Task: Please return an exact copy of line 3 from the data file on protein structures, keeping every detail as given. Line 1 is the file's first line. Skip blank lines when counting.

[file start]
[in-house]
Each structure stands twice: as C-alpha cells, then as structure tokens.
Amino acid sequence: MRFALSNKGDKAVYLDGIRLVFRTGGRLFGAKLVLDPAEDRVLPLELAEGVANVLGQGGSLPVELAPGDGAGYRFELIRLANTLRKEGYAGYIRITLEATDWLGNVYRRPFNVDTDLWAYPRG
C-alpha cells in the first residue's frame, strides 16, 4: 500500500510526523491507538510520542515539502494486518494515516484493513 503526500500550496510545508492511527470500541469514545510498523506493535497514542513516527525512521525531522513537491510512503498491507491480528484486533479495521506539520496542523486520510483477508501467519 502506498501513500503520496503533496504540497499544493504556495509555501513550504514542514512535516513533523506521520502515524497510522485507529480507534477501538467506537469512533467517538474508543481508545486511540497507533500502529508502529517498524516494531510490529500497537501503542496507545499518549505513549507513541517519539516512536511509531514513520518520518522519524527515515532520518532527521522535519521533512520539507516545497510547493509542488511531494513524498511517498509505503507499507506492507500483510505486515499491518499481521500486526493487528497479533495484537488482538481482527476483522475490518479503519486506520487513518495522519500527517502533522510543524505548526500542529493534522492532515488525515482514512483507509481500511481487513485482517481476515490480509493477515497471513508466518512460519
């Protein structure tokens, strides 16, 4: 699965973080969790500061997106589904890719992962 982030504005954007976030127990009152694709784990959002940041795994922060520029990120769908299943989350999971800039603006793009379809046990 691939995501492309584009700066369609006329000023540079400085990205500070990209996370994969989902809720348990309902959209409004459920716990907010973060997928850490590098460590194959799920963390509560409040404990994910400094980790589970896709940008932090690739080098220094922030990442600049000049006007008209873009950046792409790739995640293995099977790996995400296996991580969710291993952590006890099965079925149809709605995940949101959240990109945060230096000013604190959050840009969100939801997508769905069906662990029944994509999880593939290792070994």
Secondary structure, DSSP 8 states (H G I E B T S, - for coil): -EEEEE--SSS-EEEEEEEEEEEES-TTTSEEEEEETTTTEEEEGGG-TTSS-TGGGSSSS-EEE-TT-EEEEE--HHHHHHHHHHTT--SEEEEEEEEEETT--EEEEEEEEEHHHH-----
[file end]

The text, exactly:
Amino acid sequence: MRFALSNKGDKAVYLDGIRLVFRTGGRLFGAKLVLDPAEDRVLPLELAEGVANVLGQGGSLPVELAPGDGAGYRFELIRLANTLRKEGYAGYIRITLEATDWLGNVYRRPFNVDTDLWAYPRG